Fakes and clever imitations have played an important role in London’s fashion history. Often unable to afford the real deal, Londoners on a budget sought out clever imitations to stay à la mode! We look at some brilliant fakes from our collection.
The museum's Vegetable Dolls are amazing hand-made dolls depicting a range of extraordinary characters. But before we could put these century-old dolls on display, we had to restore them to their former glory.
Some of the most beautiful objects in the London collection are those produced by the famous Whitefriars glassworks of James Powell and Sons. In partnership with the Museum of London, Headstone Manor in Harrow have for the first time digitised a 19th century book of designs revealing the inspiration for some of the striking Whitefriars Glass in our collections.
Smaller than a five pence coin, the smallest dragon resides in storage at the Museum of London. An object of fascination, almost nothing is known about it, aside from that it was made and used in medieval London.
Claire Partington’s version of the Roman goddess of love, beauty and fertility, Venus, is also an amalgamation of Hindu mythology, Renaissance Madonna and a modern everyday woman. We take a deep dive into the different references that can be seen in this fantastic ceramic figure.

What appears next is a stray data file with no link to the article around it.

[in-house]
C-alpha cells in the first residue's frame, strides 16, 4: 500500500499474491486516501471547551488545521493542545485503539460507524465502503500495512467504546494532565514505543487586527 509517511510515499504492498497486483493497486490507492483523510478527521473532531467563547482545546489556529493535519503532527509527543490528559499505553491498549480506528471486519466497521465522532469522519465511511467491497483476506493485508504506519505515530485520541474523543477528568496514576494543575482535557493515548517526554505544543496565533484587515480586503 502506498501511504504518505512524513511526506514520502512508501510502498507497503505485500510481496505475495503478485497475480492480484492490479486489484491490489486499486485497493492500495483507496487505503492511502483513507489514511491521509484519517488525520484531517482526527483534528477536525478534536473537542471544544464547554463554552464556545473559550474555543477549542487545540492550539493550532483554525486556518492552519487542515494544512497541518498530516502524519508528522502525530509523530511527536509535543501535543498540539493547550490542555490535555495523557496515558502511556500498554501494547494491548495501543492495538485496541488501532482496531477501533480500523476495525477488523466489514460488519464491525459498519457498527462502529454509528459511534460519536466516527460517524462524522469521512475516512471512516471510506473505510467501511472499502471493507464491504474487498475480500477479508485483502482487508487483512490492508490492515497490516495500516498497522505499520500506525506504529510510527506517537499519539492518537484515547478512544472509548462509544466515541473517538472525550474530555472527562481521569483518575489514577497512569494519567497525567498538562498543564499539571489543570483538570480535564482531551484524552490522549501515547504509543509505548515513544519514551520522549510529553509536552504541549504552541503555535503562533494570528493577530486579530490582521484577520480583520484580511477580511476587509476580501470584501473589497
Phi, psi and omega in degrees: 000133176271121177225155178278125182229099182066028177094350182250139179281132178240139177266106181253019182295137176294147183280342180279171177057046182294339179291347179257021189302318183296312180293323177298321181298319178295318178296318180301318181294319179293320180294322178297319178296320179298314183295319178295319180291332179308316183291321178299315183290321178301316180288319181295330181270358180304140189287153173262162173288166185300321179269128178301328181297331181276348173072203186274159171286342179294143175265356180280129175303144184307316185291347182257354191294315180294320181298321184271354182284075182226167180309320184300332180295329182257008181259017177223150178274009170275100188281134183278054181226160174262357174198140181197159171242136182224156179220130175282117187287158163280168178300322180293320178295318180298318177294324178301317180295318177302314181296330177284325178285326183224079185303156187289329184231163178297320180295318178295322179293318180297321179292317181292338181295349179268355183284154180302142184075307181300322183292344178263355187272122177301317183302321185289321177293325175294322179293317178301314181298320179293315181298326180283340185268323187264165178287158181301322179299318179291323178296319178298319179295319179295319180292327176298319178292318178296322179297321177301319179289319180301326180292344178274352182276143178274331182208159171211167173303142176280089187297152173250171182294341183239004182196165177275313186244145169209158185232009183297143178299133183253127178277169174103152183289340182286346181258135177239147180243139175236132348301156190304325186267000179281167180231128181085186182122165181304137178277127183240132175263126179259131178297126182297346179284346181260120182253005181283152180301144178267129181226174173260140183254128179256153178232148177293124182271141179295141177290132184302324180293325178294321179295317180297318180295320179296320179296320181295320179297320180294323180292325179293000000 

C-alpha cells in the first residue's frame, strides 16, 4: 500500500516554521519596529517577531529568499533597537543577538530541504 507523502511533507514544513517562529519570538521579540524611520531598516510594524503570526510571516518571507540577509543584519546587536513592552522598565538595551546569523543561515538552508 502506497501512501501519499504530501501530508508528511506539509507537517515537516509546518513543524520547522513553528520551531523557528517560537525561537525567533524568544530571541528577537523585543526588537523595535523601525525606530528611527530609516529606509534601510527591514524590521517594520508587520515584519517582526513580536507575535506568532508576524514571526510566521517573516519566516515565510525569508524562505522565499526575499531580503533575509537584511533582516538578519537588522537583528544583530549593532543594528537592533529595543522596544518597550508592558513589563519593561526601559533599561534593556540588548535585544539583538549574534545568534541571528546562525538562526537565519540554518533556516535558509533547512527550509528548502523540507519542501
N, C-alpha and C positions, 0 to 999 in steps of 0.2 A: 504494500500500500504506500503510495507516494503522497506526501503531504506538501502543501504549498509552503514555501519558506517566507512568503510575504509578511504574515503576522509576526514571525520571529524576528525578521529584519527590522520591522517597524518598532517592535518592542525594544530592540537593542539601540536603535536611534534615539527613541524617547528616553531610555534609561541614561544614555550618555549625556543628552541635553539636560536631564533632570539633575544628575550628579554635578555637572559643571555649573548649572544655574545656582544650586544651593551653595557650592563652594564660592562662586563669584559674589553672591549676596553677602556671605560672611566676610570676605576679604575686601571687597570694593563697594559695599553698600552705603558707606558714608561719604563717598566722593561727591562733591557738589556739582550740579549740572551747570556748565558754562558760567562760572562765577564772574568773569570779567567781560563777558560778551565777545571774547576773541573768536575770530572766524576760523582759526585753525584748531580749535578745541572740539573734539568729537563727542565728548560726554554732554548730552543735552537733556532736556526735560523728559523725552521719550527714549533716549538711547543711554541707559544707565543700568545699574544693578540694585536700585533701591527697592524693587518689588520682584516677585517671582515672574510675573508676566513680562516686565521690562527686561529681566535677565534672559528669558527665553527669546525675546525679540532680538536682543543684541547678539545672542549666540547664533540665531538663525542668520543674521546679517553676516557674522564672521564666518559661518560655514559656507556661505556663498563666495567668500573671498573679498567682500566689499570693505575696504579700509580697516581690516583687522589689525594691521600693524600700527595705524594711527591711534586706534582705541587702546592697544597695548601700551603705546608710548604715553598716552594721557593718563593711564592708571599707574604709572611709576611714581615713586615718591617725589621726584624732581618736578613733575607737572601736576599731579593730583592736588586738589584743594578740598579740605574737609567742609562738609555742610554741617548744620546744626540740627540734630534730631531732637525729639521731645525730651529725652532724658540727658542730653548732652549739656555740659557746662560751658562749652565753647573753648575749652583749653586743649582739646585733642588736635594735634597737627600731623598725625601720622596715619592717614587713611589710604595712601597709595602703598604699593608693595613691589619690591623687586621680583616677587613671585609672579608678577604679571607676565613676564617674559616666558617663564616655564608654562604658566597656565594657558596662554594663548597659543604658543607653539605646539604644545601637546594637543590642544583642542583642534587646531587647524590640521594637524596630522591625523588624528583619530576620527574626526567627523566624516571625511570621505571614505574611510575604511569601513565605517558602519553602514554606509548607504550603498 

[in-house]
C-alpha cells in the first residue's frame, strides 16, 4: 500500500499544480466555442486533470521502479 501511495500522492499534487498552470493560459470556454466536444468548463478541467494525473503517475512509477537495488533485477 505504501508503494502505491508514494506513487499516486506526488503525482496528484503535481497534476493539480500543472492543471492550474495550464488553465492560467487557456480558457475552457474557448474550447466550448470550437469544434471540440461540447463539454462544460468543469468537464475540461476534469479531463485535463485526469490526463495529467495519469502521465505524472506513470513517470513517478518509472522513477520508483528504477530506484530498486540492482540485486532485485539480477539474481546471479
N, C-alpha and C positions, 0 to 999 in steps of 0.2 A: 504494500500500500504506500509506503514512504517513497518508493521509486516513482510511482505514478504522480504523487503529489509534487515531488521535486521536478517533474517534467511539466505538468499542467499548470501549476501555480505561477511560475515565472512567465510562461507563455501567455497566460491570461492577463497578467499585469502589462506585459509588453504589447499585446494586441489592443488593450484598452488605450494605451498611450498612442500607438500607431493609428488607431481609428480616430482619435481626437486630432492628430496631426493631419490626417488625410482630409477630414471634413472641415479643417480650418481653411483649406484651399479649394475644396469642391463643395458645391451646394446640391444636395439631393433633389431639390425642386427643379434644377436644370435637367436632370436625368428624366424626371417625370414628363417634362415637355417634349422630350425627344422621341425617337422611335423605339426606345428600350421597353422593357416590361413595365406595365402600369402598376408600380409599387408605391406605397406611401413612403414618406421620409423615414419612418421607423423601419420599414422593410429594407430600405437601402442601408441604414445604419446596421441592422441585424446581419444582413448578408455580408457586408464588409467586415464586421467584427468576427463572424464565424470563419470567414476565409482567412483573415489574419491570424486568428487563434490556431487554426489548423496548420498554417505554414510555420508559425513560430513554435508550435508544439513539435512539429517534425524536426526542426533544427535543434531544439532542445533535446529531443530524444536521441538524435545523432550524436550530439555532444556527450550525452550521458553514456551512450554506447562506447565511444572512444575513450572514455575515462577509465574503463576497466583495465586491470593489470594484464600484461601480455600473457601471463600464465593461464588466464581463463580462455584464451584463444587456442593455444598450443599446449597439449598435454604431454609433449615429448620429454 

From Roman Londinium and 18th-century coffee houses to modern-day Tube stations, London has been home to a vibrant and varied ceramic tile industry for centuries. Here’s a reminder, as we walk the streets of London, to look up and around ourselves, and enjoy this city of tiles.
What happens when we go Easter egg hunting across the museum’s 7-million-strong collection? In our egg-citing basket, we found a real medieval egg, those with sombre WWII associations, a quirky egg-heeled shoe, a mysterious egg by the River Thames, and so much more! We’re not egg-agerating when we say it’s an egg-cellent collection.
The Museum of London's Archaeological Archive houses a vast collection of more than one million objects, far more than we can display in our galleries. Delving into our stores, Glynn Davis selects three of the smallest items from our Roman collections, each with a big story behind them.
Love can be strange, and sometimes, so can tokens of love. Looking through the Museum of London’s extensive collection, we throw the spotlight on some quirky ‘love tokens’ with an element of craft, which have both romanticism (of creating something with one’s own hands) and practicality (spoons, stay busks or ironing boards!). Interestingly, the similarity of many of these customs range from Europe to Asia!